25. Theon says:

    My faith in humanity has been restored.
    Which is quite a feat, after all those horrible presentations.

    Here’s to hoping Ubisoft won’t shoot themselves in the feet with an Always-Online DRM.
    Because I will pirate it if they do, and so will many other potential day-1 buyers.

  26. ZIGS says:

    link to

    Master race

  27. ColOfNature says:

    Kotaku says it’s since been confirmed for PC, and some of those current-gen console thingies the kids like.

  28. Xzi says:

    Count me in the highly impressed category. And of course this is going to be on the PC. There’s nothing else that they could be currently developing it for to make it look that good without severe FPS hitching. And assuming they want anyone to experience a final product that still looks as good as that demo, the PC is the obvious choice.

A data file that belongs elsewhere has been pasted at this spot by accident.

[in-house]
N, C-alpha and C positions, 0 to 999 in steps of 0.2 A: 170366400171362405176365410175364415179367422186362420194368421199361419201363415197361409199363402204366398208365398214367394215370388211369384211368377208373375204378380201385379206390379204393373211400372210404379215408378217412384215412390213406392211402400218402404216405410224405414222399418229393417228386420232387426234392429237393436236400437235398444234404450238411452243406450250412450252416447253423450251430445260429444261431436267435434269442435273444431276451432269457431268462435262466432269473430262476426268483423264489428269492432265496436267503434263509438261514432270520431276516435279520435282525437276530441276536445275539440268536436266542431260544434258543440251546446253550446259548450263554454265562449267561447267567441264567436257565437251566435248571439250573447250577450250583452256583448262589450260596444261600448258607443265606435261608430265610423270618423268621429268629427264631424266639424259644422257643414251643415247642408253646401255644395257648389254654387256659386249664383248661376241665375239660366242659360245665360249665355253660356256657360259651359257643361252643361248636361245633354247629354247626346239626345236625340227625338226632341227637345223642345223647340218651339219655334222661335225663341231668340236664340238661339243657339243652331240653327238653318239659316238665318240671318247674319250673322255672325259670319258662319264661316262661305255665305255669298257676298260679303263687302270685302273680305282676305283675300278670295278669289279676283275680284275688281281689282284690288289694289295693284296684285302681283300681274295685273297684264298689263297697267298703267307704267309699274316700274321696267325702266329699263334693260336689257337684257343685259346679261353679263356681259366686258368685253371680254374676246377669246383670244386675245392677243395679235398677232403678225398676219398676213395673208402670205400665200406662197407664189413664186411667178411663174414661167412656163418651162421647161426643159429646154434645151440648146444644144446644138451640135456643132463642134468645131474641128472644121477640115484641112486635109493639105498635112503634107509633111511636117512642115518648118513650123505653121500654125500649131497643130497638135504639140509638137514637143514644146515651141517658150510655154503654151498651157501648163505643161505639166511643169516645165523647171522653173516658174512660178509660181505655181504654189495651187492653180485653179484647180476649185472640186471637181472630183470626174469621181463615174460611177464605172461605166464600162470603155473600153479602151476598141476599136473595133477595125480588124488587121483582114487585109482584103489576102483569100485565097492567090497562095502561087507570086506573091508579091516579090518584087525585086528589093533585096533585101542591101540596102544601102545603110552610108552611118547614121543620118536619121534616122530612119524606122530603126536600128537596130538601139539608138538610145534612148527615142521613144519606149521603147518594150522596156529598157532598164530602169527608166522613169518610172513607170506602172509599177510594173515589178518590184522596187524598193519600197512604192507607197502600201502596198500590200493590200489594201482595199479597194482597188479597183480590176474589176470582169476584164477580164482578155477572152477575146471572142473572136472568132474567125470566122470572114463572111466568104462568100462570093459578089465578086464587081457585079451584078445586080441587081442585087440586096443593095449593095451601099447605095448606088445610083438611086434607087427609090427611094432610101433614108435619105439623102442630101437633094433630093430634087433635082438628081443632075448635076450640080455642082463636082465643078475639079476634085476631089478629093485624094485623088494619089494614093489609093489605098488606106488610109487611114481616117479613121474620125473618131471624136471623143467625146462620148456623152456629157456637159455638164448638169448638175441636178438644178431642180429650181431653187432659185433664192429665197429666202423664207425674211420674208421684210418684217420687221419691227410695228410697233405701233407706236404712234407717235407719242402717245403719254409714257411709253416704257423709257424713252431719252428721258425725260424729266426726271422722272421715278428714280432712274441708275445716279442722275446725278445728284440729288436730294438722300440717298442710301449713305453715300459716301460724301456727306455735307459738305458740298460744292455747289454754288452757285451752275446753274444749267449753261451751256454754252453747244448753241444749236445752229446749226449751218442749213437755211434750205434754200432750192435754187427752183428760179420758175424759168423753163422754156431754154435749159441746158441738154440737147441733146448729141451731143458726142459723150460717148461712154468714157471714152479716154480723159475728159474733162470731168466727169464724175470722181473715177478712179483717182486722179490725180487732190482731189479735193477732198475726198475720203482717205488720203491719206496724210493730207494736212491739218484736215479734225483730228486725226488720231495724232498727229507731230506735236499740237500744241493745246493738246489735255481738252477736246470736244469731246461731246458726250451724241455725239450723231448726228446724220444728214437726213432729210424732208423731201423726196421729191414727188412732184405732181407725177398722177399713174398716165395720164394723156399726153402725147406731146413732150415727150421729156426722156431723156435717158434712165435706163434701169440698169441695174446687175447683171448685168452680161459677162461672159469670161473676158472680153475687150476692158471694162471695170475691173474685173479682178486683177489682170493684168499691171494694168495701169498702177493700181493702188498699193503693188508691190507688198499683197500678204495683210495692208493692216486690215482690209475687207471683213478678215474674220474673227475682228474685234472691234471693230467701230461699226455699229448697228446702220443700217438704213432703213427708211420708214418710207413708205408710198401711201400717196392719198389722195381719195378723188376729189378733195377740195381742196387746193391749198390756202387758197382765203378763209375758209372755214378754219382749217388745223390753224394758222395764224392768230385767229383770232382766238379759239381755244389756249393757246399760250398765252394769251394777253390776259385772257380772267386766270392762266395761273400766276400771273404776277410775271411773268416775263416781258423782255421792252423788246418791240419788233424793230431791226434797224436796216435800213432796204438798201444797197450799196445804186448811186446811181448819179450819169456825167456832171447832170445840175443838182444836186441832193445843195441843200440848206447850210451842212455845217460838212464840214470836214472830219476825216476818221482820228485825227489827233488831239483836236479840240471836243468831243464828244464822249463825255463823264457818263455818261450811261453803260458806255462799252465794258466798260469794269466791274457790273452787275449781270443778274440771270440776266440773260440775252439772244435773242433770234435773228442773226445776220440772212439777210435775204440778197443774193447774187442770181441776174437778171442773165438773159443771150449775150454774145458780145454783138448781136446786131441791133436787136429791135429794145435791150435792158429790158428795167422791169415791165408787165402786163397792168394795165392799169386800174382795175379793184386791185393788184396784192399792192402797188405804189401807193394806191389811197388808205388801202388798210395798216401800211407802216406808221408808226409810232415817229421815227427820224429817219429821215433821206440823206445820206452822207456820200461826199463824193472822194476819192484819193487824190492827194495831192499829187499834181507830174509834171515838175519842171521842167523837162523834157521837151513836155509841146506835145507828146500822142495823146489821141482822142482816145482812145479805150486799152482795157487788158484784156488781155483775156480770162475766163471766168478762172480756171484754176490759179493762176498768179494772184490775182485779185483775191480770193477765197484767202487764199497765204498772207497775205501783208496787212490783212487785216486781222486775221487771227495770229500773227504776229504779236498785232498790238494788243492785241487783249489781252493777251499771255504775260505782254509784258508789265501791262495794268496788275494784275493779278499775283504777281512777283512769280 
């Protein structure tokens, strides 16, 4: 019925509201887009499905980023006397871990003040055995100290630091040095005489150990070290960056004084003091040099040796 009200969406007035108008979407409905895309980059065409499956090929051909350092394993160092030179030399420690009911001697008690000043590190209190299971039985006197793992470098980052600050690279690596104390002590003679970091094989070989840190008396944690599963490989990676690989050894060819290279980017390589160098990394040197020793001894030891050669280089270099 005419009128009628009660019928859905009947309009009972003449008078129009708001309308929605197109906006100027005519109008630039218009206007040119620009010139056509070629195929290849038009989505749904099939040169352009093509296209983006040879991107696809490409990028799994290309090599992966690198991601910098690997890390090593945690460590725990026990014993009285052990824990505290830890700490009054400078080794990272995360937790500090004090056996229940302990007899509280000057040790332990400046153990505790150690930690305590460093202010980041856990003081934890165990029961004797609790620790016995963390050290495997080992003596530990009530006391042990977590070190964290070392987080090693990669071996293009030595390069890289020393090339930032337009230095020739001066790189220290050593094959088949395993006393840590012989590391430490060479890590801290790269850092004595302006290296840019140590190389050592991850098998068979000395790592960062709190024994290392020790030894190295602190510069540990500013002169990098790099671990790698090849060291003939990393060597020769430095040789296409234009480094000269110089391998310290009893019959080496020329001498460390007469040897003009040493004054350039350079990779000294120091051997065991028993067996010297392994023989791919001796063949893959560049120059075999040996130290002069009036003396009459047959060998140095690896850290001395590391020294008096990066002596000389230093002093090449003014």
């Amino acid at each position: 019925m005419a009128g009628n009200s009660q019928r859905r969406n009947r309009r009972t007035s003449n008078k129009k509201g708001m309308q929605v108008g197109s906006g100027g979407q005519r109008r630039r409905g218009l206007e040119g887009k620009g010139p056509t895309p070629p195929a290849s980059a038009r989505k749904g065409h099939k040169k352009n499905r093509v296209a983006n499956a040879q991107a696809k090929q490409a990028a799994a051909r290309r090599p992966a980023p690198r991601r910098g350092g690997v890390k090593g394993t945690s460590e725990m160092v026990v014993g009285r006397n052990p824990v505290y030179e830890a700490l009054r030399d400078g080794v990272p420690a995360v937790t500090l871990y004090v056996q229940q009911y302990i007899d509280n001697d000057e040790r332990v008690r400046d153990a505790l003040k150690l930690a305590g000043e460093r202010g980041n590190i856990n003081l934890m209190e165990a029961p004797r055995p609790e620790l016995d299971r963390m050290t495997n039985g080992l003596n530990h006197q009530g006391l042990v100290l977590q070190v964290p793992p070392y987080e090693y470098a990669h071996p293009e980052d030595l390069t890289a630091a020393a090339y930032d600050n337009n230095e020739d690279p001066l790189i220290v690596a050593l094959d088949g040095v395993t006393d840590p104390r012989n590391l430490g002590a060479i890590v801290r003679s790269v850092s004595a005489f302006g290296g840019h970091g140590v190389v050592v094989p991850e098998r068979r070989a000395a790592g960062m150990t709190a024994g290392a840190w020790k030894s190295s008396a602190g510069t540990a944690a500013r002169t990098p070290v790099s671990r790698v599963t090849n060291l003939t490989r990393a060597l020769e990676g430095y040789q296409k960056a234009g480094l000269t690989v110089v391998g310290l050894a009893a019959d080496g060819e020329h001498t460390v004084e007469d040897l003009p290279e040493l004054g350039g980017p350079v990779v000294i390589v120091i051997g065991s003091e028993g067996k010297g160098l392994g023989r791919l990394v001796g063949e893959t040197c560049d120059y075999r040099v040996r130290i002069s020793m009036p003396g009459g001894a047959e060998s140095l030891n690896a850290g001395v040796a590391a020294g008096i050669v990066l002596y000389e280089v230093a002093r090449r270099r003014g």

Of course, maybe Sony and M$ have given them the development tools for the PS4/Xbox 720 or what have you, but it’s pretty unlikely that they’d already be showing footage like this were that the case.

  29. Walter Heisenberg says:

    The future is now!

  30. Muzman says:

    Um, jesus.

    Kind of wrecks Human Revolution there, by the looks. Although first it has to be released.

    • HisMastersVoice says:

      Kind of looks like a different game…

      • Muzman says:

        mm, a better one.

        • GTRichey says: